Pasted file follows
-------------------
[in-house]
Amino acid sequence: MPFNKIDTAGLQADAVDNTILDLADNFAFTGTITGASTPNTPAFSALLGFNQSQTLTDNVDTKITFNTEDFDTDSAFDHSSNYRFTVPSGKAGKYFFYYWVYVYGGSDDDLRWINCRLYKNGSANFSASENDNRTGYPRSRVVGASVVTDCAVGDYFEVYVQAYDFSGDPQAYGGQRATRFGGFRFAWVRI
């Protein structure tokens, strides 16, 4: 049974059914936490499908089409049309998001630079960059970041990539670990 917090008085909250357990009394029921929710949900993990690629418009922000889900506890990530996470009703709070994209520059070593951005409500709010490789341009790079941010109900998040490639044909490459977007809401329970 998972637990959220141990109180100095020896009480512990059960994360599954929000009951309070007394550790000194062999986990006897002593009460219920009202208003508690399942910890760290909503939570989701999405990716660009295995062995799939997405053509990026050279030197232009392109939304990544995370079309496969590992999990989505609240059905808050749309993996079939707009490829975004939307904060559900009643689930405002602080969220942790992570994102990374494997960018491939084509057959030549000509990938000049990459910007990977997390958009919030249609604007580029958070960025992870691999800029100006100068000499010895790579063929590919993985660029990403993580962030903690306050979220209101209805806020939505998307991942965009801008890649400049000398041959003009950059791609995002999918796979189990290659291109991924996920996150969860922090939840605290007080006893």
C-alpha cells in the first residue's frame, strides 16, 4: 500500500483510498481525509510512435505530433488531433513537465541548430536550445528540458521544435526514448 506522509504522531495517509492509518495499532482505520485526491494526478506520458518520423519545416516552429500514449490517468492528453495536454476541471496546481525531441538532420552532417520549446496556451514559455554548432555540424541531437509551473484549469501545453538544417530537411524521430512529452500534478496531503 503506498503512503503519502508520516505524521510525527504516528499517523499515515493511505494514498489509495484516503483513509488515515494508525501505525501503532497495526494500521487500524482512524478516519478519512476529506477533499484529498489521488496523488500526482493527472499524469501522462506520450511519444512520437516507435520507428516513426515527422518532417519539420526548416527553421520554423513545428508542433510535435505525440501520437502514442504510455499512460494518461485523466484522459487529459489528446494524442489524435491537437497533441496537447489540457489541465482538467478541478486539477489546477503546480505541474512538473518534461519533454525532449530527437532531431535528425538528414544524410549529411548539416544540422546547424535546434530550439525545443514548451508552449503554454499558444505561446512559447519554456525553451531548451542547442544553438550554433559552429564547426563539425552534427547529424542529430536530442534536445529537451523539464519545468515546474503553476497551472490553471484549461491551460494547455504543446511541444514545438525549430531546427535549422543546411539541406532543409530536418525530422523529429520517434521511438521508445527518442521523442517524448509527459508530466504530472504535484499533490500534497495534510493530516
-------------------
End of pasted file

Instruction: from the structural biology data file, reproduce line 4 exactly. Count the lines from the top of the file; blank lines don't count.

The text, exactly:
C-alpha cells in the first residue's frame, strides 16, 4: 500500500483510498481525509510512435505530433488531433513537465541548430536550445528540458521544435526514448 506522509504522531495517509492509518495499532482505520485526491494526478506520458518520423519545416516552429500514449490517468492528453495536454476541471496546481525531441538532420552532417520549446496556451514559455554548432555540424541531437509551473484549469501545453538544417530537411524521430512529452500534478496531503 503506498503512503503519502508520516505524521510525527504516528499517523499515515493511505494514498489509495484516503483513509488515515494508525501505525501503532497495526494500521487500524482512524478516519478519512476529506477533499484529498489521488496523488500526482493527472499524469501522462506520450511519444512520437516507435520507428516513426515527422518532417519539420526548416527553421520554423513545428508542433510535435505525440501520437502514442504510455499512460494518461485523466484522459487529459489528446494524442489524435491537437497533441496537447489540457489541465482538467478541478486539477489546477503546480505541474512538473518534461519533454525532449530527437532531431535528425538528414544524410549529411548539416544540422546547424535546434530550439525545443514548451508552449503554454499558444505561446512559447519554456525553451531548451542547442544553438550554433559552429564547426563539425552534427547529424542529430536530442534536445529537451523539464519545468515546474503553476497551472490553471484549461491551460494547455504543446511541444514545438525549430531546427535549422543546411539541406532543409530536418525530422523529429520517434521511438521508445527518442521523442517524448509527459508530466504530472504535484499533490500534497495534510493530516